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Interference classification for subGHz technologies


We provide a Convolutional Neural Network (CNN)-based classifer for classification of 3 subGHz technologies including Sigfox, LoRA and IEEE802.15.4 (subGHz). Among the technologies, we consider 8 signal classes which include 1 class of sigfox transmitting randomly on the 400 sigfox channels, 6 classes of LoRA with spreading factors (SFs) 7, 8, 9, 10, 11, and 12, and 1 class of IEEE 802.15.4 g. We design the CNN-based classifier from the raw IQ samples from 8 signal classes. The dataset comprises of IQ samples of the eight signal classes that we generated and used for classification and can be found at [1]. For the classification task, we consider a usecase of Europe, in which all the considered technologies transmitters were made to operate at a center frequency of 868 MHz.

Data set preprocessing and model description

In order to make the streamed IQ samples compatible with CNN, we divide the IQ samples into sensing snapshots, where each sensing snapshot comprises of 500 IQ samples of duration 500 µs. The network structure that we used for classification of 8 signal classes is shown in Table 1. In the designed CNN-based classifier, the input to CNN are the snapshots which are arranged in a two-dimensional matrix as 2 x 500, where the first row corresponds to I-components while the second row corresponds to Q-components. The used CNN structure comprises of two convolutional layers and two dense layers. The last layer is the softmax layer with 8 neurons which corresponds to the fact that the CNN is able to classify 8 signal classes of the three technologies. The total sensing snapshots comprises of 240,000 which means that for each signal class (out of 8 classes of signals) there are in total 240,000 sensing snapshots. Furthermore, we divide the whole dataset into a training and a validation set with a ratio of 70 and 30. In order to have a better training and validation accuracy, the data is normalize in the range from -1 to 1. For training of the proposed CNN approaches, the Adam optimizer [2] is used which give best training and validation accuracies as compared to other optimizers, similarly as in [3]. All the default values of the Adam optimizer are used except the learning, which was reduced from 0.001 to 0.0001 to have better accuracy results. A batch size of 1024 is used in the design of the CNN models, which is nearly equivalent to the memory constraint of the GPUs. The details of the CNN-based classifier can be found in the eWINE deliverable D5.3 [4].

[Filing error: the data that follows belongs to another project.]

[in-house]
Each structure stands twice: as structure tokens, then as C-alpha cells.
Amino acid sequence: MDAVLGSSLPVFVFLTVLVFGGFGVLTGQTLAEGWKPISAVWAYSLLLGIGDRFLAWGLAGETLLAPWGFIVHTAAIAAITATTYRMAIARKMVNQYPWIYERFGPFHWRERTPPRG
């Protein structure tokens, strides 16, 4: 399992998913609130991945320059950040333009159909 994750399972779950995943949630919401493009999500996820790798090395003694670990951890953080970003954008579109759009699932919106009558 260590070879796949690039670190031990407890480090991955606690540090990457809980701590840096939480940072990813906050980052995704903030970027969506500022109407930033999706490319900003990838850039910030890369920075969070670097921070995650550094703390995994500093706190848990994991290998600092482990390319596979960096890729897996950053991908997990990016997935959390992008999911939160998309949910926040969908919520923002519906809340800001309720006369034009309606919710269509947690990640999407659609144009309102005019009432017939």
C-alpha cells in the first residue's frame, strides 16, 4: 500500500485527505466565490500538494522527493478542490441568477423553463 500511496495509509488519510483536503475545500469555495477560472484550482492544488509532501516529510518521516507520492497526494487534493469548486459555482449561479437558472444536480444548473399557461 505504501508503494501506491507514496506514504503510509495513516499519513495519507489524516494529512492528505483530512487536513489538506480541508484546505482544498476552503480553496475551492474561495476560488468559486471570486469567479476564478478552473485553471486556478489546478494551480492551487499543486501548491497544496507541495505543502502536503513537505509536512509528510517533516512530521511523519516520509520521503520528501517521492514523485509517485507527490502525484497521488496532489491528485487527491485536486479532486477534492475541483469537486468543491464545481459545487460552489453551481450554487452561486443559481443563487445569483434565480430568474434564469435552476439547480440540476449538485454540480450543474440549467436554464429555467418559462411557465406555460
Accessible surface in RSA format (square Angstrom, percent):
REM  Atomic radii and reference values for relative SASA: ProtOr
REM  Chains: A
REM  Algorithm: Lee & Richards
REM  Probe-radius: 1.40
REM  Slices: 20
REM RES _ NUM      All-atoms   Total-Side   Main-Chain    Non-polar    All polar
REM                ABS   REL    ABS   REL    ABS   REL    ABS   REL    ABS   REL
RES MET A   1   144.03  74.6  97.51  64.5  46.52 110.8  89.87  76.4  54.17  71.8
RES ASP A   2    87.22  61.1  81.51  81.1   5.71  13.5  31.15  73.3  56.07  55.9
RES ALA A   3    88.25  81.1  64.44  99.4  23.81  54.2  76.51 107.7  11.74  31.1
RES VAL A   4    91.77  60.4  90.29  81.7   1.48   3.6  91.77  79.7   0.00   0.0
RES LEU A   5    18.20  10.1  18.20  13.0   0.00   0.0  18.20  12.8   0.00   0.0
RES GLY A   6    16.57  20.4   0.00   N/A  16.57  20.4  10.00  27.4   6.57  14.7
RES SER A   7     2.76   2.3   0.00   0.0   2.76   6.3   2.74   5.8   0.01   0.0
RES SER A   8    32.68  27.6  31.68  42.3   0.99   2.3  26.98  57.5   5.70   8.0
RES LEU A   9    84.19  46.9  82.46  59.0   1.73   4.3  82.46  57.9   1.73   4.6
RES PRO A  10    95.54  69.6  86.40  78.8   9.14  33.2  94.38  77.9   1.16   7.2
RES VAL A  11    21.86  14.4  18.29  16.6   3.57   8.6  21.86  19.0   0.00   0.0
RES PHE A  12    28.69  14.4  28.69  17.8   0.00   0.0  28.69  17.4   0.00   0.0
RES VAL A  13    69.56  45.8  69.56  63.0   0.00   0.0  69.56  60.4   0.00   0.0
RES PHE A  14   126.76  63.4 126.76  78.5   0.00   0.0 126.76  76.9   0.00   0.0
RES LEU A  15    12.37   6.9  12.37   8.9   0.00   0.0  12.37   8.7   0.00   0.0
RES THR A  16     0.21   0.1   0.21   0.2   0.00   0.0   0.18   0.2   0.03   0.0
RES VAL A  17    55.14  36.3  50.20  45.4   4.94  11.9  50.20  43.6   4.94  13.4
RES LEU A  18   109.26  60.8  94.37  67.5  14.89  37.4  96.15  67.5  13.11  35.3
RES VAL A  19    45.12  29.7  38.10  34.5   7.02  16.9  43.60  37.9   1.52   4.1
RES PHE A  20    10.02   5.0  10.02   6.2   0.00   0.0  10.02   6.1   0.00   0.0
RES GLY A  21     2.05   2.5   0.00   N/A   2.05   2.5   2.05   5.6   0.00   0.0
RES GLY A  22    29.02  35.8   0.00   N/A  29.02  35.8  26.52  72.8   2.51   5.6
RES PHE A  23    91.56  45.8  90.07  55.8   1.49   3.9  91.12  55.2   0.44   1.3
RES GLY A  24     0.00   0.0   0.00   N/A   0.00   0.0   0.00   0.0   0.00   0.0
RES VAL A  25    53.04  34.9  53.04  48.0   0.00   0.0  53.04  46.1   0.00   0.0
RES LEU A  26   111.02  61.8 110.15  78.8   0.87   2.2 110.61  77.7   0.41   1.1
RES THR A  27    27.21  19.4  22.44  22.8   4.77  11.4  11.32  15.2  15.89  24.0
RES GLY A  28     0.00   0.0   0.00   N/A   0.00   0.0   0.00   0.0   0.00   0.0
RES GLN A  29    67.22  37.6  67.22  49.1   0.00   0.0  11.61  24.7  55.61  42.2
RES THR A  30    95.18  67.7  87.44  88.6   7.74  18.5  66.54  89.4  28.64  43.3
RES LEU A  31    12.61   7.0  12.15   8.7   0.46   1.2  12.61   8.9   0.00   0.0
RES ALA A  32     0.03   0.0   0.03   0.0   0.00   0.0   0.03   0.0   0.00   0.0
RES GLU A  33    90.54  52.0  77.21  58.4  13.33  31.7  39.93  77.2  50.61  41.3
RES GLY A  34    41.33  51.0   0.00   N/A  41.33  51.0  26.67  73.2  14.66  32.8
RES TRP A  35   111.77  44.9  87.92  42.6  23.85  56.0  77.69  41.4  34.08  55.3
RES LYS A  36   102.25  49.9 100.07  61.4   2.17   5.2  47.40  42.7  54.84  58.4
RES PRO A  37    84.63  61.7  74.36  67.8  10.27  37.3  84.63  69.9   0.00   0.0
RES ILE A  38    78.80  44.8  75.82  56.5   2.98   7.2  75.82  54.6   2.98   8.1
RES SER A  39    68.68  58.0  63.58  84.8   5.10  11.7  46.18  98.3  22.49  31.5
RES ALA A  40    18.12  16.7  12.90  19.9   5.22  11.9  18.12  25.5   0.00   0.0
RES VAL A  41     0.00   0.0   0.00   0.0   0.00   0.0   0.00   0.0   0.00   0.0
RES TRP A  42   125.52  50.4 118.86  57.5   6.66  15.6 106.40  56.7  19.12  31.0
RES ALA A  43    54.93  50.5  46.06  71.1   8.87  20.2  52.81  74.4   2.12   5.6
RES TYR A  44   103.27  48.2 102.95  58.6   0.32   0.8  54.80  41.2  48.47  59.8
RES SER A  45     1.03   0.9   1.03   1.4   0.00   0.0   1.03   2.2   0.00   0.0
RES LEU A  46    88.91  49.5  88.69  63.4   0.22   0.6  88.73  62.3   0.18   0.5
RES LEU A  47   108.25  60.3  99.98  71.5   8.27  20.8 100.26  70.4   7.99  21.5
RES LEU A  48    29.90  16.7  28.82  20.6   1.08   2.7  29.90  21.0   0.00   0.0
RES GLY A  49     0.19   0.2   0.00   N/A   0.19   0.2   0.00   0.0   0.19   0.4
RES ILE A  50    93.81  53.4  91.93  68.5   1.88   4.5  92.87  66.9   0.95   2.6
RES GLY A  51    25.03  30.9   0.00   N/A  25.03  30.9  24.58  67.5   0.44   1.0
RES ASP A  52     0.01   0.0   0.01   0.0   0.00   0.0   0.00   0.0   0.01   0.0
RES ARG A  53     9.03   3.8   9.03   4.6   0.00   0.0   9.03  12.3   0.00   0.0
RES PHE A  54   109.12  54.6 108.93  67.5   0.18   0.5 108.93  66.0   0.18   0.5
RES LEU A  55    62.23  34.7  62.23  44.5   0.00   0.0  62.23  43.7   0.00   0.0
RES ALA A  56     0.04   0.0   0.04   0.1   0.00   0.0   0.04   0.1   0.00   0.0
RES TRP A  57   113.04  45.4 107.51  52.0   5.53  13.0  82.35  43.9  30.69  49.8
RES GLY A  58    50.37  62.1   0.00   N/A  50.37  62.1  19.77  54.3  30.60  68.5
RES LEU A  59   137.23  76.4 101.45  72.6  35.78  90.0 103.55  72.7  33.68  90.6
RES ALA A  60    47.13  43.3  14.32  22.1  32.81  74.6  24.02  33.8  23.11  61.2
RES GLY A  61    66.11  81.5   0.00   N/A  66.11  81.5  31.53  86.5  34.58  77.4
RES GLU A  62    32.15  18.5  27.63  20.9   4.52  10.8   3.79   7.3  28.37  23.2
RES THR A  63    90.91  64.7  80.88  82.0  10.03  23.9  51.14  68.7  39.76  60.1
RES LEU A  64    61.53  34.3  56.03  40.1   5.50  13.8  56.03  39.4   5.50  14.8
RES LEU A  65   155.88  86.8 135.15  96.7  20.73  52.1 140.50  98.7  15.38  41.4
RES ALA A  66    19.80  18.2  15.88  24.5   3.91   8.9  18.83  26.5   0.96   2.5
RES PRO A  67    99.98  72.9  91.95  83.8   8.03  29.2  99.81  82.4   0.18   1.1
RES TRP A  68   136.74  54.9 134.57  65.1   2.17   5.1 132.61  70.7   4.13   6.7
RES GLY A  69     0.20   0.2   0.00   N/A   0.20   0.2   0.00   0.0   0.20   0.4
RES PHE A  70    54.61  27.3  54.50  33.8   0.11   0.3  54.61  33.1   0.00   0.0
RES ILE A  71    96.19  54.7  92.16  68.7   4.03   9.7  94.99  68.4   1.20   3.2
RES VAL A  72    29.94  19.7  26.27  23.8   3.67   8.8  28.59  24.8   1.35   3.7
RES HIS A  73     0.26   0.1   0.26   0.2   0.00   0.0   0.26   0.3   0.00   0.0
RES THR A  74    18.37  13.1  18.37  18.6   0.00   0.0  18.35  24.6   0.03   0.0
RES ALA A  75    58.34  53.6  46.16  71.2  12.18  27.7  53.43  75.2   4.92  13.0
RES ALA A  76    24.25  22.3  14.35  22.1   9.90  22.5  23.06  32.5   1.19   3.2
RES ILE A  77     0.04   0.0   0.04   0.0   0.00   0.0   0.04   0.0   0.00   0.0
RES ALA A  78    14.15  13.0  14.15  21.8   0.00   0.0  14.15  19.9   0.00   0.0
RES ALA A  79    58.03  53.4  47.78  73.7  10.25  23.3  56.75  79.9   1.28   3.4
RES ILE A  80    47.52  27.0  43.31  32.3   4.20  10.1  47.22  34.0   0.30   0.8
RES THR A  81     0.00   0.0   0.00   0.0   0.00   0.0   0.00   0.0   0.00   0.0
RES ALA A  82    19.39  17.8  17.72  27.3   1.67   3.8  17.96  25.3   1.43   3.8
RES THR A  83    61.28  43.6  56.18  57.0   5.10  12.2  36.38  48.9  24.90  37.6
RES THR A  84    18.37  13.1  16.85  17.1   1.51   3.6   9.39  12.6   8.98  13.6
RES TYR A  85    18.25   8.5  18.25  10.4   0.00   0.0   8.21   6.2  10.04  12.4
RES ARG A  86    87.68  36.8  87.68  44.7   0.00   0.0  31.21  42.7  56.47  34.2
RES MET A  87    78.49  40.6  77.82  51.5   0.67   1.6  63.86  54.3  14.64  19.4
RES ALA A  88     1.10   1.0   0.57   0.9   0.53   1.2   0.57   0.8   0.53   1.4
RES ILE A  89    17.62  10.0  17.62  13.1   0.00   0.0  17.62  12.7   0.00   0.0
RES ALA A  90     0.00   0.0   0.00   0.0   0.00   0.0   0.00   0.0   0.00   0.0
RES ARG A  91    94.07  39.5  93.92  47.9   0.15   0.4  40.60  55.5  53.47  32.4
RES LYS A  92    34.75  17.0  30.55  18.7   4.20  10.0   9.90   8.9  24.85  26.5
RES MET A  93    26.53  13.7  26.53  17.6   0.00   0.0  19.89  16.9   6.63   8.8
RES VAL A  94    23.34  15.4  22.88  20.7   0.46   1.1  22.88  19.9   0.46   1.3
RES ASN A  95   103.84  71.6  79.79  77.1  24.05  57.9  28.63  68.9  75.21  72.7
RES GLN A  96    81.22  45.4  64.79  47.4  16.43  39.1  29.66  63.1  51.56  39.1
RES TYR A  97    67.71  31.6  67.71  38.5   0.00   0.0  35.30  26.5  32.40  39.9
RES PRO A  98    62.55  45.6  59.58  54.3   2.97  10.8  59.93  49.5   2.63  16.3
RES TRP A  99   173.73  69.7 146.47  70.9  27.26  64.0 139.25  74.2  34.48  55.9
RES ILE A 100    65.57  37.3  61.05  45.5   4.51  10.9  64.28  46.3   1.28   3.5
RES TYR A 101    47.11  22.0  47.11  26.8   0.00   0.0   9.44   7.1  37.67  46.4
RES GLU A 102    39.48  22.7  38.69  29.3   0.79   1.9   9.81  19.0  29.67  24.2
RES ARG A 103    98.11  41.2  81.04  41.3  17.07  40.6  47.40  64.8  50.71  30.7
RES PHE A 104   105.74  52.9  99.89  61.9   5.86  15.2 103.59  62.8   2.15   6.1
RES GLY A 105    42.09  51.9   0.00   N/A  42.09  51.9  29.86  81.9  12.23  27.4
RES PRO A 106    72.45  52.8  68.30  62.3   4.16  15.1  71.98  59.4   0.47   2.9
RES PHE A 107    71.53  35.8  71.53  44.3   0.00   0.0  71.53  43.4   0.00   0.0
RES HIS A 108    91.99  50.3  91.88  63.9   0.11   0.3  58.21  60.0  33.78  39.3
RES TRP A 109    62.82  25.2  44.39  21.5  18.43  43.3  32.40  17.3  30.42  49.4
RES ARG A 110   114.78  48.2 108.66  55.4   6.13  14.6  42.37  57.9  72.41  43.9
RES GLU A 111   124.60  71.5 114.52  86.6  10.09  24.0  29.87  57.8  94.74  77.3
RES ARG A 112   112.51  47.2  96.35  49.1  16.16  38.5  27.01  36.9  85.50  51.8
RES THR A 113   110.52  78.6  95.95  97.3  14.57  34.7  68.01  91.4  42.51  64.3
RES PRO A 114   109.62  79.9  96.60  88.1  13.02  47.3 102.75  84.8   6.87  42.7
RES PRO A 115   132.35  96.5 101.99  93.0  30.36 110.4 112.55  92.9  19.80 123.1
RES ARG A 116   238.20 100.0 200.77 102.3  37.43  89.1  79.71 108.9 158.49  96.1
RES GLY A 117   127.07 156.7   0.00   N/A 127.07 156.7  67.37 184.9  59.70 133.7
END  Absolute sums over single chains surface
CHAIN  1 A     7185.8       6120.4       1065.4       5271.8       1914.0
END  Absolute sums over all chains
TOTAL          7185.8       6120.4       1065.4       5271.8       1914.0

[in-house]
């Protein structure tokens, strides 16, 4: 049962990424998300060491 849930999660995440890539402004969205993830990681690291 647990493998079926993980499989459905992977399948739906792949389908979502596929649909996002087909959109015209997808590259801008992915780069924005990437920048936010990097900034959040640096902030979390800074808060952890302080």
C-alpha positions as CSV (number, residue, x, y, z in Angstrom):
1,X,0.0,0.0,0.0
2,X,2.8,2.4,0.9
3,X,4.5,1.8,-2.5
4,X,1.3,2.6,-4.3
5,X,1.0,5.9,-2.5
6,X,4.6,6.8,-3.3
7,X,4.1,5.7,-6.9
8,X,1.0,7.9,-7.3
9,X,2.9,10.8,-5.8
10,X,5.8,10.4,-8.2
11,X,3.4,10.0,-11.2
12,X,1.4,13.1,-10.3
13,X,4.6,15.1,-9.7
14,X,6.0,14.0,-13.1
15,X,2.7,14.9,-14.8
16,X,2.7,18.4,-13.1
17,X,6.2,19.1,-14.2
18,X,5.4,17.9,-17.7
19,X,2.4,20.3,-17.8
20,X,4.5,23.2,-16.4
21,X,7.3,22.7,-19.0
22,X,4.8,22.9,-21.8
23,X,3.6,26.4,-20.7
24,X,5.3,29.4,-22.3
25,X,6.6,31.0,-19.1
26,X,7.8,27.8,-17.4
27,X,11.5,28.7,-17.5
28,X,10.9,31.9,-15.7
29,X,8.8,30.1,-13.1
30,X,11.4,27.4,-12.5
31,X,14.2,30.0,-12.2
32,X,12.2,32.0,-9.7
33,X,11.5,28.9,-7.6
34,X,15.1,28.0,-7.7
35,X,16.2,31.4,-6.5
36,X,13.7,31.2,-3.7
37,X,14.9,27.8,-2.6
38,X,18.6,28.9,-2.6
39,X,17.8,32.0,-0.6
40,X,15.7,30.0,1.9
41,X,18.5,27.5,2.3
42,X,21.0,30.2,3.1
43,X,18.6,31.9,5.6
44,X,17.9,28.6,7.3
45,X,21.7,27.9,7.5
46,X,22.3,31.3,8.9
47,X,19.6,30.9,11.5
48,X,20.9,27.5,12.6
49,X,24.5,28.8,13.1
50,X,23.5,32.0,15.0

Table 1: Structure of CNN-based classifier.
Layer Input size parameters Activation function
Convolutional layer 2 x 500 2 x 3 filter kernel, 64 feature maps, Dropout 60% Rectified linear
Convolutional layer 2 x 496 x 64 1 x 3 filter kernel, 16 feature maps, Dropout 60% Rectified linear
Dense layer 1 x 1015936 500 neurons, Dropout 60% Rectified linear
Dense layer 1 x 500 8 neurons Softmax


[2] D. Kingma and J. Ba, "Adam: A method for stochastic optimization," arXiv preprint arXiv:1412.6980, 2014.
[3] J. C. T. J. OShea, and T. C. Clancy, "Convolutional radio modulation recognition networks," in International Conference on Engineering Applications of Neural Networks, , 2016.
[4] "eWINE deliverable D5.3,"


If you need any further details about the model, then you can contact at